No, Philly Inquirer, the religion you slimed is not the scourge of humanity. It comprises a group of decent, caring human beings who encountered problems in the 80s and 90s, doing what others did not even attempt: investigate reports of this abomination, along with other types of wrongdoing, so as to strive towards the biblical imperative of ‘presenting to God a clean people.’ “You, the one saying, ‘do not steal,’ do you steal? You, the one saying, ‘do not commit adultery,’ do you commit adultery?” says the apostle Paul. Any group professing that their beliefs contribute to better social conduct should take measures to see that that is in fact the case.

You cannot mishandle what you never attempted to handle in the first place. Did anyone other than Jehovah’s Witnesses take self-policing so seriously? The Philadelphia Inquirer appears to be fully siding with enemies of the religion whose stated goal is to litigate it out of existence. Were they to succeed, they would be showing themselves friends of child sexual abuse, for few others have the proactive education and prevention record of Jehovah’s Witnesses, despite some serious missteps. Data that can be gleaned from an Australian Royal Commission, coupled with the Witnesses relentless campaign to avoid pornography in any form, plus the educational factors already cited, make this conclusion nearly inescapable, though positive proof will ever be lacking because others of the time failed to address the problem and thereby produce records. In many venues, such ‘negligence’ is a punishable offense; here it is effectively rewarded. It is Sergeant Shultz crying, “I know nothiinnnggg,” a policy that ultimately got him out of many a jam on the old TV show.

The misstep that the Inquirer exclusively zeroes in on, and it is not nothing, is the inclination of many Witnesses, upon submitting a matter to congregation elders, to not also go to outside authorities, and elders to not go over their heads and do so themselves. Ones were never prevented from doing so, but the prevailing atmosphere in the 80s and 90s was such that they were less likely to do it, and stories abound of persons being pressured in that direction. An ill-conceived desire to protect reputation is hardly unique to Witnesses of that day; the very reason there is an expression “skeletons in the closet” is that families once succeeded in keeping them there. I would not argue that Jehovah’s Witnesses were slower than most to give up that mindset. These days elders positively plead with families of victims to report to outside authorities, only to find that some are still reluctant to go that route.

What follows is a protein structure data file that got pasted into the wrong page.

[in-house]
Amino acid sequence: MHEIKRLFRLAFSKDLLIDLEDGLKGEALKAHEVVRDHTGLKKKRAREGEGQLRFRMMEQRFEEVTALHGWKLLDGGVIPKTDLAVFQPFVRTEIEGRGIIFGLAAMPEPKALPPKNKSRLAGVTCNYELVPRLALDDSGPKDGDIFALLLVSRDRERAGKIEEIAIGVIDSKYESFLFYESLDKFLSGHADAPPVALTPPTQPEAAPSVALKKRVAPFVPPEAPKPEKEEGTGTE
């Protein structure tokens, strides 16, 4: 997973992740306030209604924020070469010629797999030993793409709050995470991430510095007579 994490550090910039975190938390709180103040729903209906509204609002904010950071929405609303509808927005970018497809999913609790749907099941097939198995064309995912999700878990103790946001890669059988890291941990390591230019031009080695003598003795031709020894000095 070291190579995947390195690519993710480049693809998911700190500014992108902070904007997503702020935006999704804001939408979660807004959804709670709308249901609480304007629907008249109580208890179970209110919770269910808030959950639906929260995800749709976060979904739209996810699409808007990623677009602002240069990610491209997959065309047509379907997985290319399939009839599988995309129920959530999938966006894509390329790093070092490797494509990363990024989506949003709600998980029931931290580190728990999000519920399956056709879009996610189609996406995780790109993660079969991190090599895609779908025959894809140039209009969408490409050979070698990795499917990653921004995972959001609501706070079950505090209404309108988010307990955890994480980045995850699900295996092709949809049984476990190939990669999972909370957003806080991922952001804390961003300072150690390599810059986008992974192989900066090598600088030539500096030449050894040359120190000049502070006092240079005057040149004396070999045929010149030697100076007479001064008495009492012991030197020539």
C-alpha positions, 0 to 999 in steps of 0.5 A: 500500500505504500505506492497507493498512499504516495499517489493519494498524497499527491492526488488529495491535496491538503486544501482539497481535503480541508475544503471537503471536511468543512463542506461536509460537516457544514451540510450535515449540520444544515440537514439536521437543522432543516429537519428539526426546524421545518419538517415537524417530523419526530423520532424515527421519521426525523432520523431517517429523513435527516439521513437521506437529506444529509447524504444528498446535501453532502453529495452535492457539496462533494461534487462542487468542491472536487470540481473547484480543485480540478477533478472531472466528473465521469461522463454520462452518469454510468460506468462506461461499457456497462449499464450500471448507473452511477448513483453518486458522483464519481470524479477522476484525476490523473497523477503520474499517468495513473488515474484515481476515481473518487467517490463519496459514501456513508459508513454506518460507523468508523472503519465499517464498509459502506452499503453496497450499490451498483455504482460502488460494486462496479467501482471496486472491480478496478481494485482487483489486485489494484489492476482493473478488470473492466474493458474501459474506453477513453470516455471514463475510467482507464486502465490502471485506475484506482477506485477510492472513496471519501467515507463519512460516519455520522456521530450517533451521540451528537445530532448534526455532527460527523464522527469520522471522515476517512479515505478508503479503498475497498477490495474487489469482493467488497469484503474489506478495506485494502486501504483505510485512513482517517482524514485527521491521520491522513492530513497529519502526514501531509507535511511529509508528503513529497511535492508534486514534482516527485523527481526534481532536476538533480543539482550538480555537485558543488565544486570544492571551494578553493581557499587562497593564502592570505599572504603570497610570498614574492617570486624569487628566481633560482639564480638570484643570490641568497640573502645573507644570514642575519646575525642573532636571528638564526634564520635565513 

In this context, some victims of child sexual abuse come to feel and deeply regret that they went unheard. Some of these later become bitter towards religion in general, and Jehovah's Witnesses in particular. It cannot be argued that circumstances did not give them a strong nudge in that direction, can it? Today, in a climate of litigation, many of these ones seek their due.

The notion that persons should be monetarily compensated for real or perceived wrongs has long been accepted by society. Lawsuits for all manner of offenses are unremarkable routine and enormous monitary awards are common. It amounts to a massive society-wide transfer of wealth, with lawyers charging a third. It is the reason insurance skyrockets at a time that inflation is quite low. It is a reason prices of goods escalate, as ‘punished’ corporations simply pass along their costs to the consumer. Few would assert that compensation is wrong, but few would deny its overall effects, either.